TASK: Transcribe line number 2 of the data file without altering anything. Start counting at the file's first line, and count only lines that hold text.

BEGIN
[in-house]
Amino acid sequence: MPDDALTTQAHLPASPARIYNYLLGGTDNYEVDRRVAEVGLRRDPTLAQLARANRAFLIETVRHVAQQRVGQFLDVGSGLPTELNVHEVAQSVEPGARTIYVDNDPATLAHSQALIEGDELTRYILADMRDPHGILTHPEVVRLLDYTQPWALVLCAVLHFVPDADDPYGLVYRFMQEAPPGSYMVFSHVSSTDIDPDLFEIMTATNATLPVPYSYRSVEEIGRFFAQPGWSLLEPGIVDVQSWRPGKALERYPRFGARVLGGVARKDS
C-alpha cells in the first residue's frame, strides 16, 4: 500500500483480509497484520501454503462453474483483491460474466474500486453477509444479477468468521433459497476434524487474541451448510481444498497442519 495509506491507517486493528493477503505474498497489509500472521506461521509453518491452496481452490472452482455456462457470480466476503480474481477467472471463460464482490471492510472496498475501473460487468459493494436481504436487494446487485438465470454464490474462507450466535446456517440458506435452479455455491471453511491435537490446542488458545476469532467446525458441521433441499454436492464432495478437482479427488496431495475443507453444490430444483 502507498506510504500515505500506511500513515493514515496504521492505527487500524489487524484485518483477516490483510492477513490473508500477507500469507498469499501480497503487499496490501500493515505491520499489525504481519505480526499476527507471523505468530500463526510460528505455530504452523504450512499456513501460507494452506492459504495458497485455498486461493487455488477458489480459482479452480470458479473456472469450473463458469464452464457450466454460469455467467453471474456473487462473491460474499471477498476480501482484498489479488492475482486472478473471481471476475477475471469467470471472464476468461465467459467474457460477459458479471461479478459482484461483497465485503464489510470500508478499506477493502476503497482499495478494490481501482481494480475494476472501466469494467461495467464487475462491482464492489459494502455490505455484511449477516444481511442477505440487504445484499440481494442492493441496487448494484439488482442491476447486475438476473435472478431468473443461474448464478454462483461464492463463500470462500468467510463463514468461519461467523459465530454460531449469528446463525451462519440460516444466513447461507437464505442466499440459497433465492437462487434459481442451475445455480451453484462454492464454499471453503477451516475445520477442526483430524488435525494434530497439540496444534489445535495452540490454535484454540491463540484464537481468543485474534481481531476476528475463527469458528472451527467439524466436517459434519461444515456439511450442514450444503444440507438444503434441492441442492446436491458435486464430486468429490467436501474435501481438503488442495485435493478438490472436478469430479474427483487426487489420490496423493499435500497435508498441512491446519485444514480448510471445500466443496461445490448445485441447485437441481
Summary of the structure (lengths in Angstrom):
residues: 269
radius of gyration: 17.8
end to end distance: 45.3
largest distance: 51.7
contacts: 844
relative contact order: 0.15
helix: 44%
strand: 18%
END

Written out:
Amino acid sequence: MPDDALTTQAHLPASPARIYNYLLGGTDNYEVDRRVAEVGLRRDPTLAQLARANRAFLIETVRHVAQQRVGQFLDVGSGLPTELNVHEVAQSVEPGARTIYVDNDPATLAHSQALIEGDELTRYILADMRDPHGILTHPEVVRLLDYTQPWALVLCAVLHFVPDADDPYGLVYRFMQEAPPGSYMVFSHVSSTDIDPDLFEIMTATNATLPVPYSYRSVEEIGRFFAQPGWSLLEPGIVDVQSWRPGKALERYPRFGARVLGGVARKDS